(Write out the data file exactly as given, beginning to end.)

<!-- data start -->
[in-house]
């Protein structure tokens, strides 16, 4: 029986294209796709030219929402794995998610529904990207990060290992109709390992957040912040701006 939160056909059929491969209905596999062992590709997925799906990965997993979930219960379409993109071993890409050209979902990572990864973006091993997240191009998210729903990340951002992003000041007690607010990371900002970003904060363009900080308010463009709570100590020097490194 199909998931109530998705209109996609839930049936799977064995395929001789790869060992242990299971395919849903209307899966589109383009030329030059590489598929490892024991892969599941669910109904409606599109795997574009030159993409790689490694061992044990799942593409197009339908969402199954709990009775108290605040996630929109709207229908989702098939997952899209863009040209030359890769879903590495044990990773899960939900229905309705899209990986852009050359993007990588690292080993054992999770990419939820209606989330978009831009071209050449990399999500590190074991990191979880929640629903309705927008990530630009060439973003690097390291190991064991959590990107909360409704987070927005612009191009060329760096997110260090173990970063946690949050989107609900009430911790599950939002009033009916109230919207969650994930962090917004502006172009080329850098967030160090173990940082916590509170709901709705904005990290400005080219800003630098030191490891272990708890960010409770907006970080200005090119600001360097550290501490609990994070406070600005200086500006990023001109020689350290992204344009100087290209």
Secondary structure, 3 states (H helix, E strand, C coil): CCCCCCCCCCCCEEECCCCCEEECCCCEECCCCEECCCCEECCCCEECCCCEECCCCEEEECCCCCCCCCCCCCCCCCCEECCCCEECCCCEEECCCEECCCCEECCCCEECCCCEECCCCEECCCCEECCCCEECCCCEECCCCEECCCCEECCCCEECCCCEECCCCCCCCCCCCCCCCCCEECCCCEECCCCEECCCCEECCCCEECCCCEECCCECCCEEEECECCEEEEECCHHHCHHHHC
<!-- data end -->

[in-house]
């Protein structure tokens, strides 16, 4: 029986294209796709030219929402794995998610529904990207990060290992109709390992957040912040701006 939160056909059929491969209905596999062992590709997925799906990965997993979930219960379409993109071993890409050209979902990572990864973006091993997240191009998210729903990340951002992003000041007690607010990371900002970003904060363009900080308010463009709570100590020097490194 199909998931109530998705209109996609839930049936799977064995395929001789790869060992242990299971395919849903209307899966589109383009030329030059590489598929490892024991892969599941669910109904409606599109795997574009030159993409790689490694061992044990799942593409197009339908969402199954709990009775108290605040996630929109709207229908989702098939997952899209863009040209030359890769879903590495044990990773899960939900229905309705899209990986852009050359993007990588690292080993054992999770990419939820209606989330978009831009071209050449990399999500590190074991990191979880929640629903309705927008990530630009060439973003690097390291190991064991959590990107909360409704987070927005612009191009060329760096997110260090173990970063946690949050989107609900009430911790599950939002009033009916109230919207969650994930962090917004502006172009080329850098967030160090173990940082916590509170709901709705904005990290400005080219800003630098030191490891272990708890960010409770907006970080200005090119600001360097550290501490609990994070406070600005200086500006990023001109020689350290992204344009100087290209």
Secondary structure, 3 states (H helix, E strand, C coil): CCCCCCCCCCCCEEECCCCCEEECCCCEECCCCEECCCCEECCCCEECCCCEECCCCEEEECCCCCCCCCCCCCCCCCCEECCCCEECCCCEEECCCEECCCCEECCCCEECCCCEECCCCEECCCCEECCCCEECCCCEECCCCEECCCCEECCCCEECCCCEECCCCCCCCCCCCCCCCCCEECCCCEECCCCEECCCCEECCCCEECCCCEECCCECCCEEEECECCEEEEECCHHHCHHHHC